Let us consider, for a brief moment, the economic barriers to highly qualified math and science teaching. I work a technical profession with a number of mathematicians (like myself). Quite a few of them would have preferred teaching, but they could not stomach the lower pay it would imply. That is not to say that the pay for teachers is always low. In some places it is quite high. However, the entry level pay for a math or science professional is generally lower than the pay in industry. So, these people make freedom-based economic decisions to do something other than teach.

Could we rectify this? Maybe. But we would have to amp up salaries for all subjects, not just science. Further, because of the seniority-based scales mandated by union contracts, we would have to pay 30-year veterans obscene amounts just to get the right entry-level pay for science teachers. Can you imagine paying a 30-year veteran social studies teacher $220,000 a year just so we can pay an entry-level math teacher the kind of salary he can command on the open market (if he’s a good mathematician, that is)? The public just will not support making such ridiculous economic decisions – it’s our tax money.

So, I suggest that the issue is not the amount paid to teachers, but the way in which they are paid. Ultimately this is what happens when we stifle the free market. When we refuse to allow merit-pay, whether for seniority or subject-matter reasons, we create an economic imbalance that leads to greater inefficiency in the productive system. If we could fix that problem, then I suppose the rest would sort itself out in due course.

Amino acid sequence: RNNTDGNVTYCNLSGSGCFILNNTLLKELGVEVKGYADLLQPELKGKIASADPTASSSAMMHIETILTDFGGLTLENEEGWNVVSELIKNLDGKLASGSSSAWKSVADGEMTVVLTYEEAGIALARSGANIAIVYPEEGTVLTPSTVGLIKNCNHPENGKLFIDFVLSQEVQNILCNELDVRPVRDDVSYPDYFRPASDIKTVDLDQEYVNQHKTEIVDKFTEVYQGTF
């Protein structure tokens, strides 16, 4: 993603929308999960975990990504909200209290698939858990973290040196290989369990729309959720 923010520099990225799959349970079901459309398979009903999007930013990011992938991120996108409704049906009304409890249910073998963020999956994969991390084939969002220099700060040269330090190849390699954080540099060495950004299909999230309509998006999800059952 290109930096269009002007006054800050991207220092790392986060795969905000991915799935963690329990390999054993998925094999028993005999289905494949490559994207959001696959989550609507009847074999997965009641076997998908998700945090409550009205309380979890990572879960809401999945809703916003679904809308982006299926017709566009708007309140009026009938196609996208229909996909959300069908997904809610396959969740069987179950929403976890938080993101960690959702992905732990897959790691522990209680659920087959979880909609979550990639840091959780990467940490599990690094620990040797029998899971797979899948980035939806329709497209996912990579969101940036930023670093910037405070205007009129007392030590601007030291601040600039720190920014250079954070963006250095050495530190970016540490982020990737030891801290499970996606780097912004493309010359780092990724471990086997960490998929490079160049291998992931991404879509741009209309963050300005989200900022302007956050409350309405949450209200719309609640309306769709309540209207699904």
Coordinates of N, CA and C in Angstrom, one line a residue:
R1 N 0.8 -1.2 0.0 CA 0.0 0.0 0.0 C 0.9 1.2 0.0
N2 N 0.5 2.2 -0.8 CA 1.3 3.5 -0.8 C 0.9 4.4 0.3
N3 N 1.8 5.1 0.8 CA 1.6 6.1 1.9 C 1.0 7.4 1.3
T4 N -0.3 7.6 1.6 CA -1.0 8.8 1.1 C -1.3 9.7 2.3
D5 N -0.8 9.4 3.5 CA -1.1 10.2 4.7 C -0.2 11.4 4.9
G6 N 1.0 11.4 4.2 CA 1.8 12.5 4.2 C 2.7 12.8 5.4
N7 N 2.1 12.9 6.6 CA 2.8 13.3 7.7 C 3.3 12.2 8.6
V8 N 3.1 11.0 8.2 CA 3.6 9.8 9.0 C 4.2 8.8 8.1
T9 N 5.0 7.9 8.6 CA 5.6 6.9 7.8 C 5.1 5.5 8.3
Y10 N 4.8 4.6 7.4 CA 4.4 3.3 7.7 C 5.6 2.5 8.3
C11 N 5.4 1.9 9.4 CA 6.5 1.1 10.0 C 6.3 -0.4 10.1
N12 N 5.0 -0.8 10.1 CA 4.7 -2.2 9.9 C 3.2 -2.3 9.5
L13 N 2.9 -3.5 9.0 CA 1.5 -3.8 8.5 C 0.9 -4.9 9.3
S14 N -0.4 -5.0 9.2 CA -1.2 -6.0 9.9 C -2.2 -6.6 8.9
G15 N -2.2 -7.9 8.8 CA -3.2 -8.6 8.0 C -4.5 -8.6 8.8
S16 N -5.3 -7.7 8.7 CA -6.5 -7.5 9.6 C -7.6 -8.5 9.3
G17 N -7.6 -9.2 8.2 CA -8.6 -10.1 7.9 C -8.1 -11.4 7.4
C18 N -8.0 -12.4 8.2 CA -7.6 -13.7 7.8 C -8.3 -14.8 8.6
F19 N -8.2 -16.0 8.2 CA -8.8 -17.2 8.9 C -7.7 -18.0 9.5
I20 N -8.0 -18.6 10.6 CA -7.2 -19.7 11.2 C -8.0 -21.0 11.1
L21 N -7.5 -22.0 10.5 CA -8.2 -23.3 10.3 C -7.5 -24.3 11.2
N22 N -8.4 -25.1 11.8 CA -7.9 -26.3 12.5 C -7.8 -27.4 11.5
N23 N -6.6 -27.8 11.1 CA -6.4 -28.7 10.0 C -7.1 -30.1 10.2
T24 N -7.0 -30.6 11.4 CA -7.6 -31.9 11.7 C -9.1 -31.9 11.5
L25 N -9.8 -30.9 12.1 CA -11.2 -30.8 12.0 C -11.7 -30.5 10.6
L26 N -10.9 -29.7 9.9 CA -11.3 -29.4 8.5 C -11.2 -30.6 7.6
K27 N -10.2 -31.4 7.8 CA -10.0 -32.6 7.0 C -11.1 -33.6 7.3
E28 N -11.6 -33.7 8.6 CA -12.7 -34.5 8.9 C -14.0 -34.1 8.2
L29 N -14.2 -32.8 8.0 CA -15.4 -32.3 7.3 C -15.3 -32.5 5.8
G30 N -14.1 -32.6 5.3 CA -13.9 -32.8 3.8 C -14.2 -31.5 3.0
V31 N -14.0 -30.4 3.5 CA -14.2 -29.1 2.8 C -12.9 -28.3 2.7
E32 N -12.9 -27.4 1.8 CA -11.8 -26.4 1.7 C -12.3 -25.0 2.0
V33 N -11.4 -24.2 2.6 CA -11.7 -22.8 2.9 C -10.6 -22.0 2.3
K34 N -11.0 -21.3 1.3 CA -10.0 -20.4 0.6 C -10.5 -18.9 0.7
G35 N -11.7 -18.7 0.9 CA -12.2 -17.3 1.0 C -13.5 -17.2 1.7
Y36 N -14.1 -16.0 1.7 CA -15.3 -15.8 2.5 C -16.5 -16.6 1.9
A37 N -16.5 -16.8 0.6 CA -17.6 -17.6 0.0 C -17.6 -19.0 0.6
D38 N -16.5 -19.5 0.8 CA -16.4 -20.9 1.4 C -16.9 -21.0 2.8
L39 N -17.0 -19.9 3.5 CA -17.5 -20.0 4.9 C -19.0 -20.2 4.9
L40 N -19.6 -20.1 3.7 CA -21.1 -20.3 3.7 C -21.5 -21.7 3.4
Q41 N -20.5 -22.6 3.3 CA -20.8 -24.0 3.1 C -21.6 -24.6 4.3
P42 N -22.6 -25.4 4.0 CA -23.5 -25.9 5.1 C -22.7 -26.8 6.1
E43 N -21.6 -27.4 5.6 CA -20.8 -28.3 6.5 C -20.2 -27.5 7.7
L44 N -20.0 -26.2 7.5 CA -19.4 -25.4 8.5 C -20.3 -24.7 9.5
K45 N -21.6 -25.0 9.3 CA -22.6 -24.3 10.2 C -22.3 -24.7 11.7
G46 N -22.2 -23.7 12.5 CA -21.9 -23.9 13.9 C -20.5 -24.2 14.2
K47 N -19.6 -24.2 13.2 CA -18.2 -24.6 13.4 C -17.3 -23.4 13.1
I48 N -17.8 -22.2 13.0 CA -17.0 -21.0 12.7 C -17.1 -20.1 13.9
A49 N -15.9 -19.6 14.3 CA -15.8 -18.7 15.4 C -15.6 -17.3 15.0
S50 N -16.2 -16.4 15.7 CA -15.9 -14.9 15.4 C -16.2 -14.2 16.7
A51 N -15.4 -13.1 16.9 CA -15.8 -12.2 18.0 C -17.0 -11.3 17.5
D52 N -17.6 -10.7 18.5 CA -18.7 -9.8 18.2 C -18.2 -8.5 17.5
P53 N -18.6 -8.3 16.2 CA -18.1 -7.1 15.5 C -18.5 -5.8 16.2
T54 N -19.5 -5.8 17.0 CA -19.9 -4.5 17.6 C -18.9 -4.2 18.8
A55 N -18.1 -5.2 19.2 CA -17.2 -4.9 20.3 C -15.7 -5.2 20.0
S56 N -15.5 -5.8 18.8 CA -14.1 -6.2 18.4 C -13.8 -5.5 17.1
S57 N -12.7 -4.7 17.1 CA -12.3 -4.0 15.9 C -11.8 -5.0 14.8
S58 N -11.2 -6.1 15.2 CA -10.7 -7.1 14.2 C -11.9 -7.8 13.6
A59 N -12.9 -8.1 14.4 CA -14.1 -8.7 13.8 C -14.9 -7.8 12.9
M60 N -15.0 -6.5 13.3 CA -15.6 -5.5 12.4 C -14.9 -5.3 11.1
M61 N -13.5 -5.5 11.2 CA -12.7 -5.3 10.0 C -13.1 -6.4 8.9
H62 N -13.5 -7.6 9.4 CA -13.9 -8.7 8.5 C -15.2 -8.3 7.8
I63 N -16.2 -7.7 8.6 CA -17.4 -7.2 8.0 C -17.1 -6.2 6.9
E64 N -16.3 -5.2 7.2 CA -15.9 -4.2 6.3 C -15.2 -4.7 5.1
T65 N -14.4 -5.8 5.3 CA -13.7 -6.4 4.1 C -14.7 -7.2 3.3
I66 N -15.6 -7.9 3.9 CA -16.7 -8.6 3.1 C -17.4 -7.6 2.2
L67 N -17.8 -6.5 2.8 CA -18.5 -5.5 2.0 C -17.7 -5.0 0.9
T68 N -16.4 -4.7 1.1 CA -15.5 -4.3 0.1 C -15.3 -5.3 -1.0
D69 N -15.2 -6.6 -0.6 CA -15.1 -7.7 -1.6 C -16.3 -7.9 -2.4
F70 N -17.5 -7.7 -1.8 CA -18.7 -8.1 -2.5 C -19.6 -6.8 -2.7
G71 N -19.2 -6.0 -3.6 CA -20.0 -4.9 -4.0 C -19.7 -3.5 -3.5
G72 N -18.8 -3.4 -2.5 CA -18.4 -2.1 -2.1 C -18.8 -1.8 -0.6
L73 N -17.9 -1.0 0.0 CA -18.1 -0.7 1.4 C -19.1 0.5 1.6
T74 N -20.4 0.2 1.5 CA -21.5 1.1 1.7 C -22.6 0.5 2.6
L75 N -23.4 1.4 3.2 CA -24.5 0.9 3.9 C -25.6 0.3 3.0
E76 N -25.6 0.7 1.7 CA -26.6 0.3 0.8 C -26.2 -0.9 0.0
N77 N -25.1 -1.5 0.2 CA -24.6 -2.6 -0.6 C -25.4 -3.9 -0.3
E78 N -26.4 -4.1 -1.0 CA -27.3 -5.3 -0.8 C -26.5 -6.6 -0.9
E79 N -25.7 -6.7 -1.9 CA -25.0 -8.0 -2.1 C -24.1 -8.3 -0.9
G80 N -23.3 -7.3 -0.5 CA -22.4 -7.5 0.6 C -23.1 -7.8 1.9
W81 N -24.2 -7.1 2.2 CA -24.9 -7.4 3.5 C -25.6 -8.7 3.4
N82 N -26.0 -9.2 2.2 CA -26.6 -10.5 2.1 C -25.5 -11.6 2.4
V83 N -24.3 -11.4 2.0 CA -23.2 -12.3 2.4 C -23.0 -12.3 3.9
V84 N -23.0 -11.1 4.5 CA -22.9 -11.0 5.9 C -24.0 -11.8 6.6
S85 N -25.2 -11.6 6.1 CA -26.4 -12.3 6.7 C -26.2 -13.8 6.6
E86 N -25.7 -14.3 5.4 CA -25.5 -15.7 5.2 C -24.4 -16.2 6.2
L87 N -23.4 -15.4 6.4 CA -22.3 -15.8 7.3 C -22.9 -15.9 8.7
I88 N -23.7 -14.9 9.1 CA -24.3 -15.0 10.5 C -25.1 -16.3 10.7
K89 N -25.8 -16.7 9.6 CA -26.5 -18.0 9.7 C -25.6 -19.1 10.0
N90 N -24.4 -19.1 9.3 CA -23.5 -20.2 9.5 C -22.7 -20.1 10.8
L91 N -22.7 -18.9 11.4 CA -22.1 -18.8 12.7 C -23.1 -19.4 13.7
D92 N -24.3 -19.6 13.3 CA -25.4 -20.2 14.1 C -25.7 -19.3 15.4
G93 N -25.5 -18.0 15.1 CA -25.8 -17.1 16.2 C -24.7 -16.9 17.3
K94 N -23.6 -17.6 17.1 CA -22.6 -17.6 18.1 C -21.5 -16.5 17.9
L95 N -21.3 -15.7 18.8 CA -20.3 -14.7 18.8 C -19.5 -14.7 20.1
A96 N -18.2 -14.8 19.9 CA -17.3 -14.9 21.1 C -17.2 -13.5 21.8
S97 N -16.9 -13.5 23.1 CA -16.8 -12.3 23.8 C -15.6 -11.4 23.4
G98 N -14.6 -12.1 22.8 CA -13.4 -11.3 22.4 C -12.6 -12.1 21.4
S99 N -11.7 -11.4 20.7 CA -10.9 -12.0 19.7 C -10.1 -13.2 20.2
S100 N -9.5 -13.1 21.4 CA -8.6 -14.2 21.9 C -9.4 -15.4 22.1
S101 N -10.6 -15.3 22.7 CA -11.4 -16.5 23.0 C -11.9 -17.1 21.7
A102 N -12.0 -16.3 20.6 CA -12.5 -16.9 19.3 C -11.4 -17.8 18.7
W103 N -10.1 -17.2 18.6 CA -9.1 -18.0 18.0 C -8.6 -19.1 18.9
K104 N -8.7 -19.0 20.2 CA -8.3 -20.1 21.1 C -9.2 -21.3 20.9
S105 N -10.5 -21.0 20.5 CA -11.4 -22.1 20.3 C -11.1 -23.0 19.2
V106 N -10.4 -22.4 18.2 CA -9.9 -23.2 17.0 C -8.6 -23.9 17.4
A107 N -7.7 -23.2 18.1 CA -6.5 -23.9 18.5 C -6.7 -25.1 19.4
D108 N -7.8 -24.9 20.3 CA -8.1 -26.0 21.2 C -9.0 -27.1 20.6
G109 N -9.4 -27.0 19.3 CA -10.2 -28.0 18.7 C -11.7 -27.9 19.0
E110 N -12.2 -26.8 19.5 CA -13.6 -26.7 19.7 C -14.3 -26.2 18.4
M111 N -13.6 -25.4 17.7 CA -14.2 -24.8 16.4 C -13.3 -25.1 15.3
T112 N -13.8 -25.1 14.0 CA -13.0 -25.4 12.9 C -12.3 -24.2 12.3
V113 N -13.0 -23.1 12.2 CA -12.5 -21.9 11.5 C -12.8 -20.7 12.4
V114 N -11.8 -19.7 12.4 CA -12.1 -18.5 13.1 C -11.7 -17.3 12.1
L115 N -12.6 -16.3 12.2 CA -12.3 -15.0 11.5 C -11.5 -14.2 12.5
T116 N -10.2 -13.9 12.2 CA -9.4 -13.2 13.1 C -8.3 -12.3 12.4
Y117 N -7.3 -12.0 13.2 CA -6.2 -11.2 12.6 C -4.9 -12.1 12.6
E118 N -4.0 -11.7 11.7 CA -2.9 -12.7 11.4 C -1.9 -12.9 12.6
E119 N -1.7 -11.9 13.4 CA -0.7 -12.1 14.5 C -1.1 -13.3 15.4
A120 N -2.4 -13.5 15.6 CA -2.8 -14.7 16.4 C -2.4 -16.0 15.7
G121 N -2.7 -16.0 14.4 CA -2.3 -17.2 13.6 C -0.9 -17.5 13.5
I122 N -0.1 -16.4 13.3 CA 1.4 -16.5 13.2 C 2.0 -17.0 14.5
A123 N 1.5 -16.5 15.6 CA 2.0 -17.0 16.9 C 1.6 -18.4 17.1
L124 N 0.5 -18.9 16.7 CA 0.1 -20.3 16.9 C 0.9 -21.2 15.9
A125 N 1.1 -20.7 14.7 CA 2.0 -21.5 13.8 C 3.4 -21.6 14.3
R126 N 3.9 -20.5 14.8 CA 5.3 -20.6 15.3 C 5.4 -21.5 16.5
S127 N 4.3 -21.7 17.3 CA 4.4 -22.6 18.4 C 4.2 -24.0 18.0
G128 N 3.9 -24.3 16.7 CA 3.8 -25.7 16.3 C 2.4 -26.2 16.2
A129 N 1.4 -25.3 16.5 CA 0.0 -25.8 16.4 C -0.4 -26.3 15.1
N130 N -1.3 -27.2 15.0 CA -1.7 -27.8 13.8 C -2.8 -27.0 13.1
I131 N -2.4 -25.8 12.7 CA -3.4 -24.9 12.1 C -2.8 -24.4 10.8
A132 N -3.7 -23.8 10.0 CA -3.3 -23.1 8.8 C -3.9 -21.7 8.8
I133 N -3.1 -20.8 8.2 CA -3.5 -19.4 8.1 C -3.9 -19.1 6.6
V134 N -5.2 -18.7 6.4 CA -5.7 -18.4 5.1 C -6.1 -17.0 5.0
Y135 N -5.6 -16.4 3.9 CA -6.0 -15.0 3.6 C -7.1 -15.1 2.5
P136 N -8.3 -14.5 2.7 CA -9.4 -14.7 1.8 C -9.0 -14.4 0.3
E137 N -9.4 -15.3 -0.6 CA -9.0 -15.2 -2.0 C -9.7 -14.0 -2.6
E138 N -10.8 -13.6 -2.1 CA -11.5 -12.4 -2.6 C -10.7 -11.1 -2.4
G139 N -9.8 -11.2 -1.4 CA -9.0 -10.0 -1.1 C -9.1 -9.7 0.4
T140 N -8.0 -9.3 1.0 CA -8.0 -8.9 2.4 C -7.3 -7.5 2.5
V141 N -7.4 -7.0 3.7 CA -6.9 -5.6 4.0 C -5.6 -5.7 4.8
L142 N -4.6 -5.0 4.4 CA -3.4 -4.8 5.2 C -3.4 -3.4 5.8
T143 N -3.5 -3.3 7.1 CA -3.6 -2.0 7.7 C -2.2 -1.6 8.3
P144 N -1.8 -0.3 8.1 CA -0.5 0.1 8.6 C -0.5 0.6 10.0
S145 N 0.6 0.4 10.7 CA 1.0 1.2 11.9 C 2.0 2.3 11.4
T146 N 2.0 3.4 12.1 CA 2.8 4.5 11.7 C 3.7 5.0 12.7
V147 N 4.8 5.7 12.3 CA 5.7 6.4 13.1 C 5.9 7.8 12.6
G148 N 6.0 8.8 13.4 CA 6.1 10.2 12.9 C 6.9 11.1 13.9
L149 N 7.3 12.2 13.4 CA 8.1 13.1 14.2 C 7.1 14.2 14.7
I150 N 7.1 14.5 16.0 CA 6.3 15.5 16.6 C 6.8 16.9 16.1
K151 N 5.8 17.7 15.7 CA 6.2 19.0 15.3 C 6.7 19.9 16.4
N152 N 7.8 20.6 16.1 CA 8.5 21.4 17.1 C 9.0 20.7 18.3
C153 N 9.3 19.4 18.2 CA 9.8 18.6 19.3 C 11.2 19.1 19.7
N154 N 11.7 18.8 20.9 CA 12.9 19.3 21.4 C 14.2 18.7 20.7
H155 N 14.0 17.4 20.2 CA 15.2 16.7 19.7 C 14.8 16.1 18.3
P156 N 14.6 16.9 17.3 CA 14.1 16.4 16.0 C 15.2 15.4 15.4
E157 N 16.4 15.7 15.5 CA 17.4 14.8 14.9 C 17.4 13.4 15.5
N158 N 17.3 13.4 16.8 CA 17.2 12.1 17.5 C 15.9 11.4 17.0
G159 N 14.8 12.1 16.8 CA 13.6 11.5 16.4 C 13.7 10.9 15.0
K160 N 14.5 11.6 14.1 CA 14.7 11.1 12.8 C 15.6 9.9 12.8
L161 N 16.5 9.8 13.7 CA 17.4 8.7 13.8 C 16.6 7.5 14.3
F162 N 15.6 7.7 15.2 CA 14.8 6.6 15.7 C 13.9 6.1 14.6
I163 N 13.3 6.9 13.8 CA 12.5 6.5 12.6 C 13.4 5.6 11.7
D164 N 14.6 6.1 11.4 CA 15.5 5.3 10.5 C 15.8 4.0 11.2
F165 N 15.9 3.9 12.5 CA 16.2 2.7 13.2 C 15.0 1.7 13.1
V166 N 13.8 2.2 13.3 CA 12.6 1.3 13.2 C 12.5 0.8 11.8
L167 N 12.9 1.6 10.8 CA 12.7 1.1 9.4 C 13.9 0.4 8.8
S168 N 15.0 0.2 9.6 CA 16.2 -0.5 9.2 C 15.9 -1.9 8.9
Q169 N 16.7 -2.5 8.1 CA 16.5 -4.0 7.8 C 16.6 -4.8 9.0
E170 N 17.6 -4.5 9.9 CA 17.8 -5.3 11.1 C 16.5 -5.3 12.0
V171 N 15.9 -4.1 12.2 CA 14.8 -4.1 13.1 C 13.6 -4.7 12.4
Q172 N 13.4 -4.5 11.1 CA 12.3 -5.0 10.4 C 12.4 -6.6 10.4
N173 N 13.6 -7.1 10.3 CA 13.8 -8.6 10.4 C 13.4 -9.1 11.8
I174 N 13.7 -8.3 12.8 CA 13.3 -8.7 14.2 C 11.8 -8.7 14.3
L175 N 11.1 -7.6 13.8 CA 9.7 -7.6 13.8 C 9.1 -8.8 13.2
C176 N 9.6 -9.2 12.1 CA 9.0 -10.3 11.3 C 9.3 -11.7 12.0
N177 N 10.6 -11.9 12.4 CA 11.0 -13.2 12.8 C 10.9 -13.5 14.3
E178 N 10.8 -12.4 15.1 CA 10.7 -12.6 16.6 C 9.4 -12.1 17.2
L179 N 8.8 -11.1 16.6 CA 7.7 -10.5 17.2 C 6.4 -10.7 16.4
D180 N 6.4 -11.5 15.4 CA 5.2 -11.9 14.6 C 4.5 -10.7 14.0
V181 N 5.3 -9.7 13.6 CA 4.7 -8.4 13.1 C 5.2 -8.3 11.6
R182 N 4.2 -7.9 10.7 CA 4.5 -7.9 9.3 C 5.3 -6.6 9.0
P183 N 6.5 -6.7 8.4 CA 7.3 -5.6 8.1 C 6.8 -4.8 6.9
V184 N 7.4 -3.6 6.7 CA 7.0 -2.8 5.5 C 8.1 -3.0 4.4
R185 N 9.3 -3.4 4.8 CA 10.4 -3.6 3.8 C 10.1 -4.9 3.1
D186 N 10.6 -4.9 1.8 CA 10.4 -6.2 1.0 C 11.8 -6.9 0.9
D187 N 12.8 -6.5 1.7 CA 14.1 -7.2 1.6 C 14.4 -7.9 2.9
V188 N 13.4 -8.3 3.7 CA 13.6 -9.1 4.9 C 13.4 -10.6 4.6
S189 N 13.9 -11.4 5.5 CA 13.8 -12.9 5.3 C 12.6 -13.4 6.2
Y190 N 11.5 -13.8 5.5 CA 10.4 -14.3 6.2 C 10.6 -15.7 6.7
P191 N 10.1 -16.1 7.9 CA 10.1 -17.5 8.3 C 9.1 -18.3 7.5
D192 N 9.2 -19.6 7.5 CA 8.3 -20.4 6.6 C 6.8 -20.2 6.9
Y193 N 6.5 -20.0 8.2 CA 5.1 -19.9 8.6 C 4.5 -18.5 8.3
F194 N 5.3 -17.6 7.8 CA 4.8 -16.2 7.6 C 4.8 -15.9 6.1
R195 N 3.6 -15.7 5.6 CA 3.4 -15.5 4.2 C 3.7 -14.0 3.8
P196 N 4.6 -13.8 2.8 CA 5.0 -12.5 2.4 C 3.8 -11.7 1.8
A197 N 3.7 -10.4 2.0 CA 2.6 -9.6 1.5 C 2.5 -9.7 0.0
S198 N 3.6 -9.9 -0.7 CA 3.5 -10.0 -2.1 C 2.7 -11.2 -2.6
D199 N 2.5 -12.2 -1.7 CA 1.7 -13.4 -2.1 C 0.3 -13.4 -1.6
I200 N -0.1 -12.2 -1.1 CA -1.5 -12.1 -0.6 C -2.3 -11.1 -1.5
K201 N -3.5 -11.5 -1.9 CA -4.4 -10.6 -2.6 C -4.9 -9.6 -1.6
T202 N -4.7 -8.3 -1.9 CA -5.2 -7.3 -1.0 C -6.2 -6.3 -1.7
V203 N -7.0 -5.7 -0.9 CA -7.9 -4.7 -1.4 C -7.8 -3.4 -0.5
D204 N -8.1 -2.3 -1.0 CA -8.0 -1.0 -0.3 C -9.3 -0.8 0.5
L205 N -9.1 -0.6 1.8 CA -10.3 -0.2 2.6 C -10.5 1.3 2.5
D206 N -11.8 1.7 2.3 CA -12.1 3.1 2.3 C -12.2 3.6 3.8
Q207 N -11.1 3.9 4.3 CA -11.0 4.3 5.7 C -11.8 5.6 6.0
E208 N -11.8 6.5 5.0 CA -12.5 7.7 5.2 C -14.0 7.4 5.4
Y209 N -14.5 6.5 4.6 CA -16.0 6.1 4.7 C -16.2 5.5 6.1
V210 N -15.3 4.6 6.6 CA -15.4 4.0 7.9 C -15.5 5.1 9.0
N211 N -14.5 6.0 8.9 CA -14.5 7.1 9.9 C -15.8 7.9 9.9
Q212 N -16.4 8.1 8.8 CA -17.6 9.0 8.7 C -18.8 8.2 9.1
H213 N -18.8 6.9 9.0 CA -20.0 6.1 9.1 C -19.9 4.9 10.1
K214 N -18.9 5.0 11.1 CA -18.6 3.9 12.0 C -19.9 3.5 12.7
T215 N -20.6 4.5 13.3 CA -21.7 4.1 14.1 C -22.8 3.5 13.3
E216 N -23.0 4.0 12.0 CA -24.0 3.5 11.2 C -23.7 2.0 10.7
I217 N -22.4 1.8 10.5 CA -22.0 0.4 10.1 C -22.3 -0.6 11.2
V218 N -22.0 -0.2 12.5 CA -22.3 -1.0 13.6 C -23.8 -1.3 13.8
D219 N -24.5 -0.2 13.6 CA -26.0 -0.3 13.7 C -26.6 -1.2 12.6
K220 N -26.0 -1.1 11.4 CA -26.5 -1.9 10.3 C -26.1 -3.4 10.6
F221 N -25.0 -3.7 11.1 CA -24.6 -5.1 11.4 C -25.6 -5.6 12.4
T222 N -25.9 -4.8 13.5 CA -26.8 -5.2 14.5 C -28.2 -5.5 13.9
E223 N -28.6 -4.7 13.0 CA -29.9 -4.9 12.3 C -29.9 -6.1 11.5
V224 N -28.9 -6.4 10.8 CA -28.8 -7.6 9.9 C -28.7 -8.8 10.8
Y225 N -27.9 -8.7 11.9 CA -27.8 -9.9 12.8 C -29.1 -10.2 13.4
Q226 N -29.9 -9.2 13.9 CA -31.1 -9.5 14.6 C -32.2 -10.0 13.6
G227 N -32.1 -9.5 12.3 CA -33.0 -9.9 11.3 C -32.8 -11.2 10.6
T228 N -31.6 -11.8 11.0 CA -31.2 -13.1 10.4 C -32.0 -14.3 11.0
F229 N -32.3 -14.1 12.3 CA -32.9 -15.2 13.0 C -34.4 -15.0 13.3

In closing, let me add that we need not lay any of these economic inefficiencies at the feet of the teachers themselves. There are plenty of good teachers out there, and I suspect they would love to see merit-pay — because they would prosper in such a system. American’s do value education, and are willing to pay significant sums to secure a good education for their children. Those skilled at teaching have nothing to fear from a free market – they have valuable skills. It’s the unionized, no-show types that want to maintain the status quo, because they can get paid a good wage for no real production. On this, the public and the quality teachers would certainly agree, giving us a great path to a solution … if we will only take it.